The Signal published a letter Dec. 15 entitled “Congressman’s law would endanger law enforcement” regarding the legislation pending in Congress that would establish national reciprocity for concealed gun carry permits (CCWs) that are legitimately issued by any state, and that would require that all other states honor such permits. As is his wont, letter writer Anthony Breznican’s attack on this proposal, and on Steve Knight for supporting it, seems to be relatively free of facts.
From Harvey Weinstein to Roy Moore to Al Franken to the millions of #MeToo stories shared online, these last few weeks come as a reminder about how far we still need to go to have a truly equal society. The countless stories of sexual assault and harassment have made most of us angry but, unfortunately, they aren’t entirely shocking. The women who have come forward showed tremendous courage, and it’s not enough to provide support after they speak out about being subjected to sexual misconduct.
There is a story about Vince Lombardi – the legendary Green Bay Packers football coach who led the team to several Super Bowl victories – that has become part of football lore. It is said that, after having won the championship the previous season, he opened the next year’s training camp with what surely seemed a simple, and unnecessary, declaration. As he stood before his players he held up a pigskin and declared, “Gentlemen, this is a football.”The moral of the story is simple.
Muck Rack makes it simple to find people, tweets, or articles that mention any name, keyword, company, hashtag etc. We've compiled this guide to help you make the most of your search.
Selecting a term
Start searching tweets, articles from media outlets, articles mentioned in tweets, journalists'
names, titles and bios with some suggested searches:
Companies or Topics (e.g. iPhone, Microsoft)
Phrases (e.g. "cloud computing") — use quotes to keep the terms together
Twitter handles (e.g. @username) — returns those who have mentioned or replied to
Names (e.g. "David Pogue")
Hashtags (e.g. #sxsw, #london2012)
Bio details (e.g. vegan, Olympics, father)
Muck Rack's Advanced Search allows for many boolean operators.
Find results that mention multiple specified terms, use AND or
+. For example, ensure each result contains both Elon Musk and Mark Zuckerberg by
searching Musk AND Zuckerberg or Musk + Zuckerberg.
Use the operators OR or , to broaden your search when you'd like either of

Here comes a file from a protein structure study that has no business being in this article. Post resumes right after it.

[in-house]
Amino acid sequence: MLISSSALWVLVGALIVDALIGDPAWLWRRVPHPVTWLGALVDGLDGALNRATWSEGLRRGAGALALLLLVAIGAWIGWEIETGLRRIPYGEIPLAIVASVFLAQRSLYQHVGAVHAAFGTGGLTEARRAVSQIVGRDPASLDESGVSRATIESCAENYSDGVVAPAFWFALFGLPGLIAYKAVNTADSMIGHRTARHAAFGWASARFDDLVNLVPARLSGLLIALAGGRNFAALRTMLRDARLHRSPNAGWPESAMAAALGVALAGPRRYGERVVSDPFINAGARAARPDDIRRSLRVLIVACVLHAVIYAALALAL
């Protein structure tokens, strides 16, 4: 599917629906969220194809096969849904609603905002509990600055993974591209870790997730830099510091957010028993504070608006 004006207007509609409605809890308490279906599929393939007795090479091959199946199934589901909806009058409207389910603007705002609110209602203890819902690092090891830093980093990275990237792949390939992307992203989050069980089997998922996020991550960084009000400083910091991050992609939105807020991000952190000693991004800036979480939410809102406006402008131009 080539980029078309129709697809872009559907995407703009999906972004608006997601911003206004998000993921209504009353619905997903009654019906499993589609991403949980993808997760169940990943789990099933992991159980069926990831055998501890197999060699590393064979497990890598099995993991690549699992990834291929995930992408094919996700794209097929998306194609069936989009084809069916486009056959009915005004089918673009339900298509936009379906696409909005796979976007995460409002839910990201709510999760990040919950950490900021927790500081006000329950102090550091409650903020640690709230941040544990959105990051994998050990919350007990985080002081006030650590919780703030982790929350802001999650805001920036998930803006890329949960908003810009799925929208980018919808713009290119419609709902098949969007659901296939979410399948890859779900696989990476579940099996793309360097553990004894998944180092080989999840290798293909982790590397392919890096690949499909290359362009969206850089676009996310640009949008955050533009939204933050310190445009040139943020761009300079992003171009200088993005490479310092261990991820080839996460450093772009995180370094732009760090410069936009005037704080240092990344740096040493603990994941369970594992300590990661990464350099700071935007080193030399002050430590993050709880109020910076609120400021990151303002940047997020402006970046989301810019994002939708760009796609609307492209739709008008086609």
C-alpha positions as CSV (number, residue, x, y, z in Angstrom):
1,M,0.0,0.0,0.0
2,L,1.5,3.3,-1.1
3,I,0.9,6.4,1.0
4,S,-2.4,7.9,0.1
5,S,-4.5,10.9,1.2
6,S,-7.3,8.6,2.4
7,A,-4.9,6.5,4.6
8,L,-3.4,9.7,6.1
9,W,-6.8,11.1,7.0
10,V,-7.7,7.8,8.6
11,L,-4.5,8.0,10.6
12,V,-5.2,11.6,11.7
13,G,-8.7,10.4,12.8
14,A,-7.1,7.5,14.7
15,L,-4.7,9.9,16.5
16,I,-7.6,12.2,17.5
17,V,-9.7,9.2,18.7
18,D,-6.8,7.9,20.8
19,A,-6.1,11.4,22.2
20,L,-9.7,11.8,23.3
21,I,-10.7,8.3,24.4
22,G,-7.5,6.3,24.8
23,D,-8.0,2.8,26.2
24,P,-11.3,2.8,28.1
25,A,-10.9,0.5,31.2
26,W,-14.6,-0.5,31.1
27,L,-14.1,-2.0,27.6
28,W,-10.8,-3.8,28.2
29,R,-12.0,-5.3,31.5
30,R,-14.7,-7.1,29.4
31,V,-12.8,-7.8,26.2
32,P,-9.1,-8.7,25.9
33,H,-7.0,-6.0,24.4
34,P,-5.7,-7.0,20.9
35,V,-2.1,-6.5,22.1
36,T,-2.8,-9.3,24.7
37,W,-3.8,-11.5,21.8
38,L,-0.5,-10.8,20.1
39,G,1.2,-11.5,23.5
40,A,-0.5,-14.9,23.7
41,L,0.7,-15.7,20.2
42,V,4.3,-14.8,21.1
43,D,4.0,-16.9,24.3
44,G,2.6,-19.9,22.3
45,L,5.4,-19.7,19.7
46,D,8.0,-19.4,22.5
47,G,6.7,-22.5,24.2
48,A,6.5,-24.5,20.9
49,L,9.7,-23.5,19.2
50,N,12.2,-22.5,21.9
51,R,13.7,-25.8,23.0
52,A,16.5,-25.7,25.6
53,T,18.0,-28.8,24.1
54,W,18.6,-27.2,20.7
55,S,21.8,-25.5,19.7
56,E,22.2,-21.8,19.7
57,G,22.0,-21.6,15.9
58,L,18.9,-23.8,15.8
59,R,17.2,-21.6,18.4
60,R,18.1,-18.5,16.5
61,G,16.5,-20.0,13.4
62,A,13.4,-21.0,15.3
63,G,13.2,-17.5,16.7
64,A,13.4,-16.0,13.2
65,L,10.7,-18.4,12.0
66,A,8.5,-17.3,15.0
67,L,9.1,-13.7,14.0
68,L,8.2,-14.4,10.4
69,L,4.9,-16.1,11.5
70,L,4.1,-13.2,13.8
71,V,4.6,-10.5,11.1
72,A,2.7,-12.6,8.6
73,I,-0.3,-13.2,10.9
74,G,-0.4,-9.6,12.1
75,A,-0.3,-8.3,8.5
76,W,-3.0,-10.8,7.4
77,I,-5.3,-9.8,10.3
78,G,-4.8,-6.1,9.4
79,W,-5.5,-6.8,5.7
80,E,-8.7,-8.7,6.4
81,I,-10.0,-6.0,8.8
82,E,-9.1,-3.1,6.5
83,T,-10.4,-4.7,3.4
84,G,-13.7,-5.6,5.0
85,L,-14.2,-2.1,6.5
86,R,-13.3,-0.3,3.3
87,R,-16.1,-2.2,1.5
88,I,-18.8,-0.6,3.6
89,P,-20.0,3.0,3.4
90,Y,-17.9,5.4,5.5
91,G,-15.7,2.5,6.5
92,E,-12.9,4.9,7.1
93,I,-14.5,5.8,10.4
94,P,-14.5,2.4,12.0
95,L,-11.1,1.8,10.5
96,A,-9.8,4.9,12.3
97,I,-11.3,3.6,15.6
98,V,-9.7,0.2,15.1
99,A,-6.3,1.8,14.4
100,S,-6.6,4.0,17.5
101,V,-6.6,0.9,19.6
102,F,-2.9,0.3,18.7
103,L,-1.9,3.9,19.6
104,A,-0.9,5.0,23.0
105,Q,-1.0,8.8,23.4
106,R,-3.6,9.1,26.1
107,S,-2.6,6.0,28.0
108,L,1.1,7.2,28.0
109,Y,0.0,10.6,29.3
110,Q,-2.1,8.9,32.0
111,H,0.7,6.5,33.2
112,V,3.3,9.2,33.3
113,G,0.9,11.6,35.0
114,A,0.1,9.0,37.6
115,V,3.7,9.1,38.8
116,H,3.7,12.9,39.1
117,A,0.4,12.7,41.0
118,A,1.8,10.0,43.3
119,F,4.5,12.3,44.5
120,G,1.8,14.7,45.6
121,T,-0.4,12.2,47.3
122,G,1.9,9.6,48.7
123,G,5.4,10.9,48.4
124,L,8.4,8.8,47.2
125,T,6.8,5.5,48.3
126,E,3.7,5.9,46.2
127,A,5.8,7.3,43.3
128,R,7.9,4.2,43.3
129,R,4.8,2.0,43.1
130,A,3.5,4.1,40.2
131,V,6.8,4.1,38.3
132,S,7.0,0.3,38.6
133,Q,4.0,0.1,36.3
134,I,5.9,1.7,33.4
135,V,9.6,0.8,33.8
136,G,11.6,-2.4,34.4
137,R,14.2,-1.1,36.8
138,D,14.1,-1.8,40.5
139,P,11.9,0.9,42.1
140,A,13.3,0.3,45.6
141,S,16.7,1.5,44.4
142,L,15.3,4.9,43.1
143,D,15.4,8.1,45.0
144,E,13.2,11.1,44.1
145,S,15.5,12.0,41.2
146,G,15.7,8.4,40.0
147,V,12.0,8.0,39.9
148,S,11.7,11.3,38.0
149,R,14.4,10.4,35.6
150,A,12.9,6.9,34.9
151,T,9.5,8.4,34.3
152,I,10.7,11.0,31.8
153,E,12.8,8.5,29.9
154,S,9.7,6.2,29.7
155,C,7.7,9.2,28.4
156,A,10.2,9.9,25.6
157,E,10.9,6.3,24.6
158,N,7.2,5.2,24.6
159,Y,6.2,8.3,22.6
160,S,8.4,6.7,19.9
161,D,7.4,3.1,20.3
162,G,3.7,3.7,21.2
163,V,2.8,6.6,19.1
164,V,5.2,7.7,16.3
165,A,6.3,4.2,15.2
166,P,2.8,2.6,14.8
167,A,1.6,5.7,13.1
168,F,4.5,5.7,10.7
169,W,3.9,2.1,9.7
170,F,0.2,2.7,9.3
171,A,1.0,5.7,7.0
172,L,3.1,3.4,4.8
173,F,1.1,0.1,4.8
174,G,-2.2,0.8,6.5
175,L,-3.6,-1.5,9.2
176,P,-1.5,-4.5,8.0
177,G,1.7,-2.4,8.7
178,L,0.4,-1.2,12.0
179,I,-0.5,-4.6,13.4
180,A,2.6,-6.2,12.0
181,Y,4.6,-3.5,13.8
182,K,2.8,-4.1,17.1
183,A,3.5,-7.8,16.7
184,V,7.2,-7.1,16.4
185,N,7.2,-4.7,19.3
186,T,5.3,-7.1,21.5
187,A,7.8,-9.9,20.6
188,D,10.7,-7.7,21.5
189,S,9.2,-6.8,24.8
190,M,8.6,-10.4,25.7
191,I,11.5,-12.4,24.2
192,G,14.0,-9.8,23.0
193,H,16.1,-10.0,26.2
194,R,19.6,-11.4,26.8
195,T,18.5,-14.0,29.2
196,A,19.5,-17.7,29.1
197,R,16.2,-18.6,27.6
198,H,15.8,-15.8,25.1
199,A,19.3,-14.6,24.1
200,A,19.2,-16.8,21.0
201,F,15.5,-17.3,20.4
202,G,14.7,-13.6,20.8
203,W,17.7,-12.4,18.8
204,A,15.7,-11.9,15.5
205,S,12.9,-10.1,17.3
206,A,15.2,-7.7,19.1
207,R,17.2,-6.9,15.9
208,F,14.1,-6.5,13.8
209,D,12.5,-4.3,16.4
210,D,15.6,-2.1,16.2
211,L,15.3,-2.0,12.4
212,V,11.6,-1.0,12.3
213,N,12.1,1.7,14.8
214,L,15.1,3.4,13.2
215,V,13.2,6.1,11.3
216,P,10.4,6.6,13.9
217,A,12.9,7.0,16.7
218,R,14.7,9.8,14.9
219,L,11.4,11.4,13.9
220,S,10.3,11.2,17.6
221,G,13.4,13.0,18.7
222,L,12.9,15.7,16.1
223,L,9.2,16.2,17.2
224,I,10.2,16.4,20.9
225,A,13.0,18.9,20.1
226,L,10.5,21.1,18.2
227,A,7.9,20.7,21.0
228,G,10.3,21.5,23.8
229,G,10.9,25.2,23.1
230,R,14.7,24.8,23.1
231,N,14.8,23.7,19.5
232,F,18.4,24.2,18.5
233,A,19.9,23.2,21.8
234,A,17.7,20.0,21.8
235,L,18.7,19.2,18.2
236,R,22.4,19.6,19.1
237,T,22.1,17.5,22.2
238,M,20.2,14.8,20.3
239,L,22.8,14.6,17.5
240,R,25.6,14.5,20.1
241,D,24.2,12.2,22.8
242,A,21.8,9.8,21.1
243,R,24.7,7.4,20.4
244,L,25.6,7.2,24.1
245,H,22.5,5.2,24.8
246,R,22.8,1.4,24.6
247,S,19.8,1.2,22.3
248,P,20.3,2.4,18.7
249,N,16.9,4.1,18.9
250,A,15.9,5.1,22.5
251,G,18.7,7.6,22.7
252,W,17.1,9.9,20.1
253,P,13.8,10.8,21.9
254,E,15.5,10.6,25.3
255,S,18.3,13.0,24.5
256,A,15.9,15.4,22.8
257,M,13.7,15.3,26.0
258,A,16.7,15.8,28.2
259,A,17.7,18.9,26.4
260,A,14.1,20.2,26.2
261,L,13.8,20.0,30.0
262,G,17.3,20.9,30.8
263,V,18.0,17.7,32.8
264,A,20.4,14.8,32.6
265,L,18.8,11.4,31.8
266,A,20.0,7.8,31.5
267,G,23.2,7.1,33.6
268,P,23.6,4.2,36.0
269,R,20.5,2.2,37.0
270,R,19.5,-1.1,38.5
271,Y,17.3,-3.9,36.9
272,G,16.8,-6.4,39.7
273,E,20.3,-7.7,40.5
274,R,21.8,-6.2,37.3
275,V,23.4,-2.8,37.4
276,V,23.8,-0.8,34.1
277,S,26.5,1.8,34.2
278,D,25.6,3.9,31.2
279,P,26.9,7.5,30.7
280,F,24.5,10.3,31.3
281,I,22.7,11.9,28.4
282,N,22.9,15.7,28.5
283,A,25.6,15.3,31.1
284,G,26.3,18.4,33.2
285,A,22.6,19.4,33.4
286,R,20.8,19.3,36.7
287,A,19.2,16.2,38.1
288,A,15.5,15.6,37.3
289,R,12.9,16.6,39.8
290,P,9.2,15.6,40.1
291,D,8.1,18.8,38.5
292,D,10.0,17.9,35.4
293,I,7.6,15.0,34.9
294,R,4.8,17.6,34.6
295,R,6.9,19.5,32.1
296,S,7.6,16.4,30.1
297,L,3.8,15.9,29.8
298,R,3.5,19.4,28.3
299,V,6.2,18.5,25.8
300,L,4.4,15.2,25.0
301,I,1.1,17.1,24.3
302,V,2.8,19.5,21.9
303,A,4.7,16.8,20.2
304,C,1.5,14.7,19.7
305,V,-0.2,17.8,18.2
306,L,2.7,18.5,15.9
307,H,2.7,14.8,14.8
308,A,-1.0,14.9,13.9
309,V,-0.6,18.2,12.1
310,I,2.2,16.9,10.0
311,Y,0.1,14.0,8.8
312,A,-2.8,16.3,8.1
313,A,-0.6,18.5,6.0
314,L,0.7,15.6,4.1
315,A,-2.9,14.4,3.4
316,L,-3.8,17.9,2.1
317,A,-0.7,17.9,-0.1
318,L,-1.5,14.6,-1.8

multiple terms to appear in results. (This is the default behavior of our search when no operators
are used). For example, results will contain either cake or cookie by searching cake OR cookie or cake,cookie
Use NOT or - to subtract results from your search. For
example, searching Disney will yield results about the Walt Disney Company as well as Walt Disney
World Resort. To exclude mentions of Disney World, search for Disney -World or Disney
When using one of these operators with a phrase, enclose it in quotation marks. For example, you can
find results about smartphones excluding Apple's iPhone 4S by searching smartphone -"iPhone
Exact case matching or punctuation
If you're searching for a brand name or keyword that relies on specific punctuation marks or capitalization, you can
find results that match your exact query by adding matchcase: before the keyword you're searching for, like matchcase:E*TRADE .
Use parentheses to separate multiple
boolean phrases. For example, to find journalists talking about having fun in Disney World or
Disneyland, search for ("disney world" OR disneyland) AND fun.
An asterisk can be used to search for any variation of a root word truncated by the asterisk. For example, searching for admin* will return results for administrator, administration, administer, administered, etc.
A near operator is an AND operator where you can control the distance between the words. You can vary the distance the near operation uses by adding a forward slash and number (between 0-99) such as strawberries NEAR/10 "whipped cream", which means the strawberries must exist within 10 words of "whipped cream".